• Explore different musical settings used for the same text. Most of the prayers commonly sung aloud have been adapted multiple times, by composers in varying geographic locations and centuries. How does the “formal” setting of “Ki MiTziyon” sung in most synagogues (written by Salomon Sulzer in the mid-19th century, intended for use only as part of the Festival Torah service, but almost instantly adapted for daily usage) differ from a chasidic tune, or an Israeli melody or a song by a popular North American songwriter? Think of all the ways you know to sing “Hinei mah tov uma na’im.” Which one suits the mood of the text? They all do, just in different ways! Engage your students in exploring the meaning of the words through the mood established by the music. Which one expresses their ideas about the text? Which one would they most like to sing? Which one feels most like a “prayer”?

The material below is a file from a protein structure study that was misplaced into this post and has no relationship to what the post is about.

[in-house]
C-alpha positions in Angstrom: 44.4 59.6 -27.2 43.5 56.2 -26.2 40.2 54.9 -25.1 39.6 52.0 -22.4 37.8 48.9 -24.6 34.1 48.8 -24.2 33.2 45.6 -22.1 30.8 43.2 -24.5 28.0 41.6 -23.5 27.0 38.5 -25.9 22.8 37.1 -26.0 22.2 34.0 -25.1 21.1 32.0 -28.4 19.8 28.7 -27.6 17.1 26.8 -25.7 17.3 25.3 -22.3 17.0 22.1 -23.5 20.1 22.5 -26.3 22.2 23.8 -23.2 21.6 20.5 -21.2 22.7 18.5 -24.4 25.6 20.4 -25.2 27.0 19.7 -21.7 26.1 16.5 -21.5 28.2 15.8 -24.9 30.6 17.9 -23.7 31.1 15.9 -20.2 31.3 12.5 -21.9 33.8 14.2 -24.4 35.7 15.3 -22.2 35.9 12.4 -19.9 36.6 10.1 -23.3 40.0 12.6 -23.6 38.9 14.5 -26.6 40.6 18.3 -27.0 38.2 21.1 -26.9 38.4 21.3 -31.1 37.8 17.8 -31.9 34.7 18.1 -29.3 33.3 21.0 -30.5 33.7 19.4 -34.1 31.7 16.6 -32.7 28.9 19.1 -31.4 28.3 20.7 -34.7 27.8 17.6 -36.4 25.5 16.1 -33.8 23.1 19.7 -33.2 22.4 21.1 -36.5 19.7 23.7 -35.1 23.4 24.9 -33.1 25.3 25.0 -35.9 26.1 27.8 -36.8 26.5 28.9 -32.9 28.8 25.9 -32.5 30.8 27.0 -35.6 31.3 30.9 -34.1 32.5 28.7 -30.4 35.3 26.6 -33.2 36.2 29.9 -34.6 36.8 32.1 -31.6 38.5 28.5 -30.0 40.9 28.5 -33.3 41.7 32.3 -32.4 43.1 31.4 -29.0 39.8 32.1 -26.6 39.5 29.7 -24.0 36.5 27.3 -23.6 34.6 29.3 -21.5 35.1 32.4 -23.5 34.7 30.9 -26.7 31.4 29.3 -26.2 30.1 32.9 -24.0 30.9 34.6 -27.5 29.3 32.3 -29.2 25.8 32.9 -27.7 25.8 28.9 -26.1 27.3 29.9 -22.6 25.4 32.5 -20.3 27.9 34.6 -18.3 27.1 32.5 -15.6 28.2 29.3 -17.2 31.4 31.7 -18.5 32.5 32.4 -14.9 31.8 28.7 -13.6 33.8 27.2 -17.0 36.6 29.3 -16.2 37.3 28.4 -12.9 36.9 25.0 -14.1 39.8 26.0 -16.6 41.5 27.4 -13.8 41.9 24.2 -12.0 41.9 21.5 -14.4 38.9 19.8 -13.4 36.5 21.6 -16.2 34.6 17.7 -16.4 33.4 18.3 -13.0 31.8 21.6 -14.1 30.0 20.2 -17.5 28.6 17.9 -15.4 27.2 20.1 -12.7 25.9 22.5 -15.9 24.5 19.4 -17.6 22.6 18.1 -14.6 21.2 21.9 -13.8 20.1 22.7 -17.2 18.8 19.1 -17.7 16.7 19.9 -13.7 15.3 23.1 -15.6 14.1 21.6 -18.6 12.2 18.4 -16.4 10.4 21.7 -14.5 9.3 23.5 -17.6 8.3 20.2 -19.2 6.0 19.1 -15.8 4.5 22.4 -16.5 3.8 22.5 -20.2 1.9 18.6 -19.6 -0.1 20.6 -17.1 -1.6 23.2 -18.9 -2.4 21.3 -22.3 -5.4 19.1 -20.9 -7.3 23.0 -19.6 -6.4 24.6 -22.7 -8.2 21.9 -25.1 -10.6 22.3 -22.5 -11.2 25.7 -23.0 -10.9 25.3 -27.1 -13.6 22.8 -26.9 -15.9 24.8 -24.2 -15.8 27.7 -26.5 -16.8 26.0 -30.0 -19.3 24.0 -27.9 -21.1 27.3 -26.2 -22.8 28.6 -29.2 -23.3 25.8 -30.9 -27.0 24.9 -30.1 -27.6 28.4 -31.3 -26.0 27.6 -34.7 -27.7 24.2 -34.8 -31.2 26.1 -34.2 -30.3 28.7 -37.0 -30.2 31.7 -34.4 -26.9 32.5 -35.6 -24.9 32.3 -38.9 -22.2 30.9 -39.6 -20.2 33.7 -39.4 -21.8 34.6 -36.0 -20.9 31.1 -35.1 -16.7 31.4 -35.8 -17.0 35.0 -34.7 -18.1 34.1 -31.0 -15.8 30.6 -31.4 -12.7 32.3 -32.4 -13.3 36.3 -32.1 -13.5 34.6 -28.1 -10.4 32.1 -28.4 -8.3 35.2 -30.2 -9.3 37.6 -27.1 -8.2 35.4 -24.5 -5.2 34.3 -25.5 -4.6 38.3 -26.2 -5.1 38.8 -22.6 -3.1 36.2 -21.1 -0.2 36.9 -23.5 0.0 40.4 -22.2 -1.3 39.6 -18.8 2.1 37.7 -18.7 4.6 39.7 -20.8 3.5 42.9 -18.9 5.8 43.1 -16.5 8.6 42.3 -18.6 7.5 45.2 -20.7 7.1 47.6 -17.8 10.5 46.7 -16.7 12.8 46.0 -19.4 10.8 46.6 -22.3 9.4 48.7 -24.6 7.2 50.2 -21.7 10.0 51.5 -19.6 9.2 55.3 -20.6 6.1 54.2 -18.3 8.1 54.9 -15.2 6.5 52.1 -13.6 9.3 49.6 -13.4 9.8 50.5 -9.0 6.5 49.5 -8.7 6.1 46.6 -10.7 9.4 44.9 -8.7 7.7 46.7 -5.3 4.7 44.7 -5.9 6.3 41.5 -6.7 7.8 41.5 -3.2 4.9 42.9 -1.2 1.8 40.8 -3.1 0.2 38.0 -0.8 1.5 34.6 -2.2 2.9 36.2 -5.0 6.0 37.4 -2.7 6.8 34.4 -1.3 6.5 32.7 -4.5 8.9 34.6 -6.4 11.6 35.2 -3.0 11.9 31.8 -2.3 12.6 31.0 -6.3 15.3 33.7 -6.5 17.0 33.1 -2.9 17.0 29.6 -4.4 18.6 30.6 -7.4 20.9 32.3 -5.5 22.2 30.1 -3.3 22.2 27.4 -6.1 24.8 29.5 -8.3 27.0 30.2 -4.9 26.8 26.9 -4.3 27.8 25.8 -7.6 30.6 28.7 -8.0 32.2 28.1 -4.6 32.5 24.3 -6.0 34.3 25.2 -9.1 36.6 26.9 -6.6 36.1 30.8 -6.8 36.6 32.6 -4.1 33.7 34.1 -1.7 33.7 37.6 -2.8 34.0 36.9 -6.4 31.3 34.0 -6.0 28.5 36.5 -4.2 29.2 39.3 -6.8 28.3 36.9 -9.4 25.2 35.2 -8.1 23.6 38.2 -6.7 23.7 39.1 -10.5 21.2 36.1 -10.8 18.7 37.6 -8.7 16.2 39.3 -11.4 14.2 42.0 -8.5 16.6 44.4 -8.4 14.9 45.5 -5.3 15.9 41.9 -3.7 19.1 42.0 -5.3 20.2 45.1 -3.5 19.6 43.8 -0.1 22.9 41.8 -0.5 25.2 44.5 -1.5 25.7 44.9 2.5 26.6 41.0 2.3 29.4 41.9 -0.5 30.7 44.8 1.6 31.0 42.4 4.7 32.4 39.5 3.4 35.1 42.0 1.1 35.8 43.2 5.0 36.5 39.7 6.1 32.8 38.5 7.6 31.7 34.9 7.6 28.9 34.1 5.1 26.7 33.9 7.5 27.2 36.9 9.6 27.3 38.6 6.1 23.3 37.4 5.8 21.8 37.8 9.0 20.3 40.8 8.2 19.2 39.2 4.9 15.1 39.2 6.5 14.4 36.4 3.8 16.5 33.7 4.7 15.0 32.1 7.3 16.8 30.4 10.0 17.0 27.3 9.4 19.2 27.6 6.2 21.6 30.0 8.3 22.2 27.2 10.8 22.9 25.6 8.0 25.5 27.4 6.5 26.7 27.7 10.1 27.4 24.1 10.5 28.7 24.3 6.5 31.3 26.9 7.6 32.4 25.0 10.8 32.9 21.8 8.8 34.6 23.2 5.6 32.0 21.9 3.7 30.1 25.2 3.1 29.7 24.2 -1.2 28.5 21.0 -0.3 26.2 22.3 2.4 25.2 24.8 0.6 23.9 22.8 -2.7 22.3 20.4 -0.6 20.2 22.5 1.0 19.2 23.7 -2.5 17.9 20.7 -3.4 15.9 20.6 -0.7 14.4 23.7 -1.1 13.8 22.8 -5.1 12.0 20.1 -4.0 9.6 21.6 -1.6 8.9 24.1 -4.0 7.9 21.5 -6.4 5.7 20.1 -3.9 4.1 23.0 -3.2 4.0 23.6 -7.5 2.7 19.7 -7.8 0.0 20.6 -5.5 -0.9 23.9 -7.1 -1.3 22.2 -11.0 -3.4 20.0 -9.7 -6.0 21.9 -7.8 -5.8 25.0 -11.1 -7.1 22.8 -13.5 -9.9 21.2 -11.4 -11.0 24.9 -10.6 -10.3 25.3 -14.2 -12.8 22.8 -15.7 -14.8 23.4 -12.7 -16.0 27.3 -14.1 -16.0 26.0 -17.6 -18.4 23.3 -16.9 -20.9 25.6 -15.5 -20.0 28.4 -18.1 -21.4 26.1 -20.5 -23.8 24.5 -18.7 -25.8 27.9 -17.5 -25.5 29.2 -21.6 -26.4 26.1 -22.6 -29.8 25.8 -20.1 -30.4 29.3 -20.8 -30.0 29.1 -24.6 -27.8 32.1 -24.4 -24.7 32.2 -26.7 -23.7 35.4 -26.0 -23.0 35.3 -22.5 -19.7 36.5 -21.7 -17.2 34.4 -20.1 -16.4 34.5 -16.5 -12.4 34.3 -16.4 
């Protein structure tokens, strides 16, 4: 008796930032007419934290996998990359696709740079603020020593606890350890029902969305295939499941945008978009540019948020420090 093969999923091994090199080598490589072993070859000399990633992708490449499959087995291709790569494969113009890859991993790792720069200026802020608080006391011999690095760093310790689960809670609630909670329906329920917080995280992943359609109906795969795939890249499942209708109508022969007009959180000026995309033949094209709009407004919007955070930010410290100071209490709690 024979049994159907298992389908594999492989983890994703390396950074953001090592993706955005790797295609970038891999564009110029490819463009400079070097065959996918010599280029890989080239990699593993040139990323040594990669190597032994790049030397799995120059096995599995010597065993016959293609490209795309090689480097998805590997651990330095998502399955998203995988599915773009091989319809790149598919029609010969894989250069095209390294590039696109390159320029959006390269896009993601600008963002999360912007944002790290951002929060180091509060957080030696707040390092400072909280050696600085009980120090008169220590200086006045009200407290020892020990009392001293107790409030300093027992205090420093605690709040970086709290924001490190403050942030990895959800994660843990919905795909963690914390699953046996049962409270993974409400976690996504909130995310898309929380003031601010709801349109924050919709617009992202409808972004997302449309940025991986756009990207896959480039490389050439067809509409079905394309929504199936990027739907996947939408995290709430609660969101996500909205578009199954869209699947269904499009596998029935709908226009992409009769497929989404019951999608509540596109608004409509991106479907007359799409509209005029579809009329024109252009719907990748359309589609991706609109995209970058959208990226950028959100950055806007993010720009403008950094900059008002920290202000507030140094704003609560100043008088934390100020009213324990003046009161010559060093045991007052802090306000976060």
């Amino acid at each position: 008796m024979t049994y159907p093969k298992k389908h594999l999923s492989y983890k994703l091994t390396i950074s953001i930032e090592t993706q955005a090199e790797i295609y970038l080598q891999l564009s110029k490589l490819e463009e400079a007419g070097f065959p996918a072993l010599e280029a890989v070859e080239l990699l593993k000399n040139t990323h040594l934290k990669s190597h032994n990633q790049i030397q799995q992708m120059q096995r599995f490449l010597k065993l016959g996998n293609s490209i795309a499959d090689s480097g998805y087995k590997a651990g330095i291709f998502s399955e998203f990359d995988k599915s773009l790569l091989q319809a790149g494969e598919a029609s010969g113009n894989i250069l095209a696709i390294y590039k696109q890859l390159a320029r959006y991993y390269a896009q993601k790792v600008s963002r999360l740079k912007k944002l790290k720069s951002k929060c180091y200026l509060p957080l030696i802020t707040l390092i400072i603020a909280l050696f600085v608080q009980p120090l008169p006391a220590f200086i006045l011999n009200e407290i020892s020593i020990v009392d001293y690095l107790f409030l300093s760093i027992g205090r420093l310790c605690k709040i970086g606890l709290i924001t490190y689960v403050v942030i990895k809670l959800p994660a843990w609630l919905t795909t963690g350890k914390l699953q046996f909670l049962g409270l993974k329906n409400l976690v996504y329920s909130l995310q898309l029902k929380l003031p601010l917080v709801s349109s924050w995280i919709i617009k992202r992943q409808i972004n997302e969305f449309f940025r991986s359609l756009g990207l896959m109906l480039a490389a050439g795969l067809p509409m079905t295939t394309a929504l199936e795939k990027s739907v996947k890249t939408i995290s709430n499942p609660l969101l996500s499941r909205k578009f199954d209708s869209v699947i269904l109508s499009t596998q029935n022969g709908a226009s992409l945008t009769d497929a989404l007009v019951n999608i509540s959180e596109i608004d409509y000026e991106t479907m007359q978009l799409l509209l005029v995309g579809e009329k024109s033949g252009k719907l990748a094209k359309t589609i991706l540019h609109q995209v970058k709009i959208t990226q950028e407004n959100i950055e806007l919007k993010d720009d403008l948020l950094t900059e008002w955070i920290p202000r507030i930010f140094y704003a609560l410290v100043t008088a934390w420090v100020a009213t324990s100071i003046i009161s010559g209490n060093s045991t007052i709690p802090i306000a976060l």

• Teach a chasidic nigun and discover the ability of music to transcend the text entirely! The Baal Shem Tov cultivated a radical notion by suggesting that the pure expression of spiritual desire through music might ascend directly to the kisei hakavod (Heavenly Throne) and facilitate communion with the Divine, even if the worshiper is not skilled in “formal” prayer. Chasidic dveikus nigunim are best suited to this sort of spirituality (tish and rikud nigunim are used respectively for singing around the table and dancing) and many decidedly non-chasidic minyanim are using these melodies to begin their services, nurturing a spiritual community without words.
  • Explore the distinctive flavor of Jewish communities around the world through their music. Recent recordings of the Abayudaya Jews of Africa, the Ethiopian Jewish community now in Israel, and Sephardic traditions of Jews from the Balkans to the Caribbean and across the Middle East can engage our students in cross-cultural exploration—and reinforce the textual ties that bind us together, despite our variant musical traditions. Imagine a model Passover seder in which each tune comes from a different Jewish community!